To explain how the Mac­Donald equation works, let us look at the first three cases, n=1, 2, 3. The sum is over sets of five integers a, b, c, d, e with sum zero and with the sum of their squares equal to 10n. The “(mod 5)” statement means that a is of the form 5j+1, b is of the form 5k+2, and so on up to e of the form 5p+5, where j, k, and p are positive or negative integers. The exclamation marks in the equation mean 1!=1, 2!=1×2=2, 3!=1×2×3=6, 4!=1×2×3×4=24. So when n=1, the only choice for a, b, c, d, e is 1, 2, -2, -1, 0, and we find tau(1)=1. When n=2, the only choice is 1, –3, 3, –1, 0, and we find tau(2)=–24. When n=3, there are two choices, 1, –3, –2, 4, 0 and –4, 2, 3, –1, 0, which give equal contributions, and we find tau(3)=252. It is easy to check that these three values of tau(n) agree with the values given by Ramanujan’s equation.


by Hugh Gusterson

Under the Stockpile Stewardship program, laboratories like Livermore obtained some of the most powerful supercomputers in the world on which they could simulate nuclear tests.

And what would an anthropologist know about that?

In 1987, in my third year as a graduate student in anthropology, I arrived in the small California town of Livermore, host to one of two nuclear weapons design laboratories in the United States. Thanks to an indulgent dissertation committee, which had allowed me to abandon my original goal of doing fieldwork in Africa for a much more unconventional project, I came to Livermore intent on understanding the culture of the scientists, mainly physicists, who worked on the most powerful weapons on Earth. The anthropology of science did not yet exist as a recognized sub-field of anthropology but, in retrospect, that is what I was doing.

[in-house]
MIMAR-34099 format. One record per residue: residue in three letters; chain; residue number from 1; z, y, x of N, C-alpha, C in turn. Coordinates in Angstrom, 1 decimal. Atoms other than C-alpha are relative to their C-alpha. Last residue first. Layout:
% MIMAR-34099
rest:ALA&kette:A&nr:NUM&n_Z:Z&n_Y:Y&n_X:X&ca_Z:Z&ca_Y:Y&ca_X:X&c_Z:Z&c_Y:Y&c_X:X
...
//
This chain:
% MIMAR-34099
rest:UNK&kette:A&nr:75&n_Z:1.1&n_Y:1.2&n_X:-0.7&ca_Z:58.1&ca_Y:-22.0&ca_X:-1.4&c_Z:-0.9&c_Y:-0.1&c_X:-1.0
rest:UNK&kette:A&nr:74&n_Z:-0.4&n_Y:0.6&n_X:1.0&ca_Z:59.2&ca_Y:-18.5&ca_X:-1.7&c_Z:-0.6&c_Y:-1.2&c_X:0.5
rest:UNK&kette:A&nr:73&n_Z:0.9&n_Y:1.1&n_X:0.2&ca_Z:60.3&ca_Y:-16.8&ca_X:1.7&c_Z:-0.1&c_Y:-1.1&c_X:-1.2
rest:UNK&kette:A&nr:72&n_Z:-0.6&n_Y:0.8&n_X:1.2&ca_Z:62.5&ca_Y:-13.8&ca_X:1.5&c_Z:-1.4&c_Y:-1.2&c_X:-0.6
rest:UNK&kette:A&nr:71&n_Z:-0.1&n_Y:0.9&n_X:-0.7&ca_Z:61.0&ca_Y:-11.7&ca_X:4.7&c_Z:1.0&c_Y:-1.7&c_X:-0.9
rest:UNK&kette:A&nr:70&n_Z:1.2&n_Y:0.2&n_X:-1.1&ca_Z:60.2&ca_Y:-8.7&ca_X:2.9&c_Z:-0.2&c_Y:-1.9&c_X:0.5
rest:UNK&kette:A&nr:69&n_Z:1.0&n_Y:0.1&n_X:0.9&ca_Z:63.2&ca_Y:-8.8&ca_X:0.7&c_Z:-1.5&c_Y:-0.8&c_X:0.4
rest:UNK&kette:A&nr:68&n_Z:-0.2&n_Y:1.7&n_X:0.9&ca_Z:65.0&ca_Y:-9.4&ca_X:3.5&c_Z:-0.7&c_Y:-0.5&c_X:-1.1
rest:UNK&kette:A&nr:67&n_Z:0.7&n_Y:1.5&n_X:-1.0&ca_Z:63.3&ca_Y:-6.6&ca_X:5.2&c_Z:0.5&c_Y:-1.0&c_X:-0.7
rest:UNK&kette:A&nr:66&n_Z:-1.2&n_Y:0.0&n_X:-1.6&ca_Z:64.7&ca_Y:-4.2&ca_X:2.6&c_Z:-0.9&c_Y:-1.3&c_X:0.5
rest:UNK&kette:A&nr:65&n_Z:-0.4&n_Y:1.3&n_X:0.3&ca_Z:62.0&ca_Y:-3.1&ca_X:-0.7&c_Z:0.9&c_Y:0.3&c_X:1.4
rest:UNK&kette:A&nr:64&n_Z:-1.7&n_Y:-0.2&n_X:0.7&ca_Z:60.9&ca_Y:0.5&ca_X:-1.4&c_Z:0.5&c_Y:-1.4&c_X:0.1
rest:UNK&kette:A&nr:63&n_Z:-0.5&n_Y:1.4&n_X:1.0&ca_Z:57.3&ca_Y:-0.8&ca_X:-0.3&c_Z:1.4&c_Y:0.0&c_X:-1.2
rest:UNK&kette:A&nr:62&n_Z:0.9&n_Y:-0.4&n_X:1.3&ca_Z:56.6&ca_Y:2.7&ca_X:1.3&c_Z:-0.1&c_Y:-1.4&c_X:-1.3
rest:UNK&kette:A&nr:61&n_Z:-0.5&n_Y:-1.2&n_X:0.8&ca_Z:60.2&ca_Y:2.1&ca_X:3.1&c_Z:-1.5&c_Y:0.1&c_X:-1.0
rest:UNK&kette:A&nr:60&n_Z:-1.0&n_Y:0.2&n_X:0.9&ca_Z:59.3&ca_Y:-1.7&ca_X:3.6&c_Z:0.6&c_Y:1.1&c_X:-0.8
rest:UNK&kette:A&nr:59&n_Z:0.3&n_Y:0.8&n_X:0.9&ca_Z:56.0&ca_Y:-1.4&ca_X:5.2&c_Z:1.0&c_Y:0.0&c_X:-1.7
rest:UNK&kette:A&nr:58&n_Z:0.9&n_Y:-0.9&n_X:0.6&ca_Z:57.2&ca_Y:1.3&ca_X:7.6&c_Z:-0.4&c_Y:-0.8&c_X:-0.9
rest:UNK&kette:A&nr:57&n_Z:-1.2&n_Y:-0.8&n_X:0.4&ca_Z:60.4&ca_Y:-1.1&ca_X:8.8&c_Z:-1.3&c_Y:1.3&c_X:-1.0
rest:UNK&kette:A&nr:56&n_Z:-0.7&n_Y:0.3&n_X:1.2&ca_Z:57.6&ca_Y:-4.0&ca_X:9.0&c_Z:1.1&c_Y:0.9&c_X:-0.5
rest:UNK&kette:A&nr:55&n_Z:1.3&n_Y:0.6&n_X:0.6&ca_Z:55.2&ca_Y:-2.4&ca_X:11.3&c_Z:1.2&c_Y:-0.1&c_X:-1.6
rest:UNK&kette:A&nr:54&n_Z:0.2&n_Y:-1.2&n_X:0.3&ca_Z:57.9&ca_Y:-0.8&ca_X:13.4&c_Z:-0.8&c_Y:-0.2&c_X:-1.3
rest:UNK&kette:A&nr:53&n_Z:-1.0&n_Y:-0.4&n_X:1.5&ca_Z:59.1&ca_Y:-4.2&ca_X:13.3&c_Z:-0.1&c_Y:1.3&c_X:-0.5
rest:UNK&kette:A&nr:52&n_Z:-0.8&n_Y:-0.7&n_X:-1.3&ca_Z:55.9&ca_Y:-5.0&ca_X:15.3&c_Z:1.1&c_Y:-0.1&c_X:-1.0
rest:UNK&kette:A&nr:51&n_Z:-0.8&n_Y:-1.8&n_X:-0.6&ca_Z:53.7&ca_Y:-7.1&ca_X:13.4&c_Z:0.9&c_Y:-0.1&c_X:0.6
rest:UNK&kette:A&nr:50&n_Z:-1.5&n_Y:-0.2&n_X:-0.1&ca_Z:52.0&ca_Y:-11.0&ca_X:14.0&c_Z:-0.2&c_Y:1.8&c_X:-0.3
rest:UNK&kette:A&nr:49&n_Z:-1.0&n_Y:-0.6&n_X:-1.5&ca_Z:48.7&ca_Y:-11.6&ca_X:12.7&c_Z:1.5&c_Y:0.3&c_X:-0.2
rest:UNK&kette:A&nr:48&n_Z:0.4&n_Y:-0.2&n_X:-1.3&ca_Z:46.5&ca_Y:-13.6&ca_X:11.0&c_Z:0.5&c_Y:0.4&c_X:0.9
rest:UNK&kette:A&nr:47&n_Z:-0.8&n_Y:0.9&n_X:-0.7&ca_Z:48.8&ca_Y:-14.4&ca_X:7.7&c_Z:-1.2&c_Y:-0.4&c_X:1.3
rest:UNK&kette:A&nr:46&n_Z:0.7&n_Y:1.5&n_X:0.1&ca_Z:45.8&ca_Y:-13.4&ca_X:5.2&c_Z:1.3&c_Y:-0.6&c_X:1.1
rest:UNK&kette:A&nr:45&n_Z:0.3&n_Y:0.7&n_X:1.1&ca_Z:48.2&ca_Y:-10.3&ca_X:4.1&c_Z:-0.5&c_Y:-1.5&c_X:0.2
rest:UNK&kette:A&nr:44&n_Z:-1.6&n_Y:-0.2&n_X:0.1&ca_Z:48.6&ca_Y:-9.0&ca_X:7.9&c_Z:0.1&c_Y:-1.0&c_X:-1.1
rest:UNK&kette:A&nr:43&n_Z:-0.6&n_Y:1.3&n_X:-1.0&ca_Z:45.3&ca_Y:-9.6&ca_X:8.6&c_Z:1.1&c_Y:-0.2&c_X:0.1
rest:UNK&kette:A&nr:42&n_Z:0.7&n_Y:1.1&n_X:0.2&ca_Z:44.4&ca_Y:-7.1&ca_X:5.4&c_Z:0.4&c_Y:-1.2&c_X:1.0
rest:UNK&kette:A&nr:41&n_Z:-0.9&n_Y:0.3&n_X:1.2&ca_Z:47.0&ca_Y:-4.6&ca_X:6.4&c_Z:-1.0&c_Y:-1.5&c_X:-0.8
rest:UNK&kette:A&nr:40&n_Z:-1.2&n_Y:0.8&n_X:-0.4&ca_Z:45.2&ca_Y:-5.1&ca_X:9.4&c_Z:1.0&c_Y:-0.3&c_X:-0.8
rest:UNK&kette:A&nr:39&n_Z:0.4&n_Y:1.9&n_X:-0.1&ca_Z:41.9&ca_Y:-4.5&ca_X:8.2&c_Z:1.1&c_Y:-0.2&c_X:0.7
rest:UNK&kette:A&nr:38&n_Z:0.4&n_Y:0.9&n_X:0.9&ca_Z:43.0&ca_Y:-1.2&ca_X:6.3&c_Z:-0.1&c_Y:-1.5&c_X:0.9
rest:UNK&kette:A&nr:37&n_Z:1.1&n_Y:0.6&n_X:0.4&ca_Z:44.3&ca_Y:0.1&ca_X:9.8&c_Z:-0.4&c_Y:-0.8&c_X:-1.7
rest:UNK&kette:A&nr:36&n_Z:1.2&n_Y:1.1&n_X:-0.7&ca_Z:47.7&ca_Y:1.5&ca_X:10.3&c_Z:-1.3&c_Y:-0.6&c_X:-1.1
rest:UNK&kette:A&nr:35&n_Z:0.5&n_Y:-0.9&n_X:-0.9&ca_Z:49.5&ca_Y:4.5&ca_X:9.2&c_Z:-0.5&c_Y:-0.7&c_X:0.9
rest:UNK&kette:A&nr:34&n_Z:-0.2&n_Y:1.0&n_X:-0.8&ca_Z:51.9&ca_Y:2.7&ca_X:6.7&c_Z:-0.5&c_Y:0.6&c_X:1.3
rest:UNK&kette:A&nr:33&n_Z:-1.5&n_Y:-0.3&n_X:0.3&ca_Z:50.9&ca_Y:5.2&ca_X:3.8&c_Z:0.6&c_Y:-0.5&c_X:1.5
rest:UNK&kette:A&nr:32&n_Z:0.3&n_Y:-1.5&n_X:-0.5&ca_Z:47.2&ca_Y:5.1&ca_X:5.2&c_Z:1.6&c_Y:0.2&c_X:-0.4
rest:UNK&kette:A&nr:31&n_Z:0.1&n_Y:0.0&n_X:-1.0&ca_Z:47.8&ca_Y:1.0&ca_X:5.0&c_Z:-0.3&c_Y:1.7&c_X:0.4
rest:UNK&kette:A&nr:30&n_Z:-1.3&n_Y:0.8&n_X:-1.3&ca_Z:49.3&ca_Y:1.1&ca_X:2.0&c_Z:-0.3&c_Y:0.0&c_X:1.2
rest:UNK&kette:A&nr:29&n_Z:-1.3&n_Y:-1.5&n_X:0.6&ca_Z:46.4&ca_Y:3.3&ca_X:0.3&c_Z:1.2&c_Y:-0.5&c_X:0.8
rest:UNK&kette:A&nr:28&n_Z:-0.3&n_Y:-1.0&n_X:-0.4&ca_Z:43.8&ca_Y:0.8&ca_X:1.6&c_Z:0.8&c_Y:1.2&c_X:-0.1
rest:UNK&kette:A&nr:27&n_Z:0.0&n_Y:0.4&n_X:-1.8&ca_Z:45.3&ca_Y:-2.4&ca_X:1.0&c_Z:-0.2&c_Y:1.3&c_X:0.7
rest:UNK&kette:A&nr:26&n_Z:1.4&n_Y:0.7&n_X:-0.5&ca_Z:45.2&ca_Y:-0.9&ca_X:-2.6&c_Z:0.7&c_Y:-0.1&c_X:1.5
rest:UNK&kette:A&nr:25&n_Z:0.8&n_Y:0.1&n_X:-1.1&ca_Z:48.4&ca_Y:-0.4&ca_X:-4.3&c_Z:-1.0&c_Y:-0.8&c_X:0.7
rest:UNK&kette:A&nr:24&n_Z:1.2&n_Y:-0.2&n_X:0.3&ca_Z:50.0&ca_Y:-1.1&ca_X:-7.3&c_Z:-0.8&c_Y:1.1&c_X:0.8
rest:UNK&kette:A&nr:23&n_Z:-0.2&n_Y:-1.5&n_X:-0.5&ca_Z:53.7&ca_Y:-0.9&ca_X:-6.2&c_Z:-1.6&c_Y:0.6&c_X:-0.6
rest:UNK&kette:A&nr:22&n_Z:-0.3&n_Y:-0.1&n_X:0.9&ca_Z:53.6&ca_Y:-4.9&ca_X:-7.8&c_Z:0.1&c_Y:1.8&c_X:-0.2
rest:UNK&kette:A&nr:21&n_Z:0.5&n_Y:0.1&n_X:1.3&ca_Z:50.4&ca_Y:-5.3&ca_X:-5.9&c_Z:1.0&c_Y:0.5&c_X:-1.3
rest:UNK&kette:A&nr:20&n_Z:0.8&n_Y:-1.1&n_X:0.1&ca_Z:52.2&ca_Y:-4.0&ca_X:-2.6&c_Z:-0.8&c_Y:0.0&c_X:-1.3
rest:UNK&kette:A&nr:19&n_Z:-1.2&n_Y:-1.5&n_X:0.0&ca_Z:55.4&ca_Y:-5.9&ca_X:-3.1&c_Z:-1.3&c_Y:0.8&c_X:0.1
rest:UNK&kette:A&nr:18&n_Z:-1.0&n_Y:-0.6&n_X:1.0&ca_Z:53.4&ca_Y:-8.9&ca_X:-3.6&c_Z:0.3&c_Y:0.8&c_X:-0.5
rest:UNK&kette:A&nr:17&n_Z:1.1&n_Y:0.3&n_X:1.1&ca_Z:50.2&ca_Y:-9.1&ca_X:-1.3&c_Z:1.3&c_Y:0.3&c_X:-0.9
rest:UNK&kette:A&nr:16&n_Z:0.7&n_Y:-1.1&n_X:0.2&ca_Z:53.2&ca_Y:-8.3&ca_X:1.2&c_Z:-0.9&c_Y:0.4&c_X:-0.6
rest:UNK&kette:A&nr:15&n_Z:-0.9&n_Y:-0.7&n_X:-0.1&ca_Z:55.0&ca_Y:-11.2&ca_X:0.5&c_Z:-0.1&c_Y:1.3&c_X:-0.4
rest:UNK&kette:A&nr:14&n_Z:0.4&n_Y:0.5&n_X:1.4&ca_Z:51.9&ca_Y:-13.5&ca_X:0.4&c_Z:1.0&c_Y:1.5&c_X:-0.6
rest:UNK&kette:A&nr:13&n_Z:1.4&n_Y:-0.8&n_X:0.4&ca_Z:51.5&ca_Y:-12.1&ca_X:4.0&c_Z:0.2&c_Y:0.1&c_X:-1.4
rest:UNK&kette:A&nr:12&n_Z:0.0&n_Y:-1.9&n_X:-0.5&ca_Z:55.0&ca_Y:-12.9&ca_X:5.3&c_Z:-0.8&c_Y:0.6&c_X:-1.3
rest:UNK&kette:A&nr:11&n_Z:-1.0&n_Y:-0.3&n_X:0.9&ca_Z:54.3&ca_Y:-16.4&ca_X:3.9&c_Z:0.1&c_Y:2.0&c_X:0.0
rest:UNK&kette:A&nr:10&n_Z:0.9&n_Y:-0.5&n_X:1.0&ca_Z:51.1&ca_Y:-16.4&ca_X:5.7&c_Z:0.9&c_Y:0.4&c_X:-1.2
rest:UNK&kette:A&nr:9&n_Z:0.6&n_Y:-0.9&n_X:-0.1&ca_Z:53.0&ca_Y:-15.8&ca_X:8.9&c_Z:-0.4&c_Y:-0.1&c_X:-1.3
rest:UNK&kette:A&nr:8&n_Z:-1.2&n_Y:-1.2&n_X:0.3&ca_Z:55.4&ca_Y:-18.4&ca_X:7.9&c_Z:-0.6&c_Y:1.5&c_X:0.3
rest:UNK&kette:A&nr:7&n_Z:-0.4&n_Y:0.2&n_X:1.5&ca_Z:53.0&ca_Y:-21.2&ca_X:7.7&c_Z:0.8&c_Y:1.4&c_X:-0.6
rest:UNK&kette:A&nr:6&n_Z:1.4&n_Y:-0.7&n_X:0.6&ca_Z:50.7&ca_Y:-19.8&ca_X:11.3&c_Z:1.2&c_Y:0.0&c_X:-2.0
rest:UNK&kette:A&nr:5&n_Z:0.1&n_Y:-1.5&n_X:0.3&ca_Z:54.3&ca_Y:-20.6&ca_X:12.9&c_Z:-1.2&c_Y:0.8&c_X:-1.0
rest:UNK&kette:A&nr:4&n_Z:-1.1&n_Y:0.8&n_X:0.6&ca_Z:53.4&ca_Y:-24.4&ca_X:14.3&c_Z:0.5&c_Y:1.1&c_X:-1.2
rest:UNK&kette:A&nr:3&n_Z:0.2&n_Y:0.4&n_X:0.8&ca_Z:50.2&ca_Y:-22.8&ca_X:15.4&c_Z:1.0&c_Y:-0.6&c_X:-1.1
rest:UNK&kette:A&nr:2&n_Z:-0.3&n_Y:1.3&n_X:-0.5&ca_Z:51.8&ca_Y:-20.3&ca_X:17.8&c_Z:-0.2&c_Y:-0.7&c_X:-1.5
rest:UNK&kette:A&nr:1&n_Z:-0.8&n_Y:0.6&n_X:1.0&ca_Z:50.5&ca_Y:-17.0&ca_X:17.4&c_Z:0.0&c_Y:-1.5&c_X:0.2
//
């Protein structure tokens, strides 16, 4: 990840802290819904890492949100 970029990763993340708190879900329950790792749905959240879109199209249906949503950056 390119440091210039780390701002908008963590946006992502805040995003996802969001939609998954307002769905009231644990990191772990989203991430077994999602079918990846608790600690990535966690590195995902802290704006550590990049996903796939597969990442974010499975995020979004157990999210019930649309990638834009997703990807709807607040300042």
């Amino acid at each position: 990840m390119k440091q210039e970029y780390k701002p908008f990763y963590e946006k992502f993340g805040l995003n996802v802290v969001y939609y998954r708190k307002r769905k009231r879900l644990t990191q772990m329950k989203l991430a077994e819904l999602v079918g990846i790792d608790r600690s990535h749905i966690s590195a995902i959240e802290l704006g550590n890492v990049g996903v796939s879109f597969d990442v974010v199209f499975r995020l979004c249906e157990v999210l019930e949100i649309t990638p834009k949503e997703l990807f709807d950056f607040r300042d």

I came to Livermore at a moment when the nuclear weapons labs at Livermore and Los Alamos were on the defensive. The nuclear freeze campaign of the early 1980s had had some success in reframing the nuclear arms race as a danger to, not a guarantor of, security. “End the race or end the race,” as their slogan went. In 1982, more than a thousand protestors were arrested for civil disobedience at the gates of the Livermore Laboratory. Then, in 1985, the new Soviet leader, Mikhail Gorbachev, suspended Soviet nuclear testing for eighteen months, challenging the United States to join him. And at the Reykjavik Summit of 1986, Ronald Reagan and Mikhail Gorbachev astonished the world by coming close to an agreement to abolish nuclear weapons.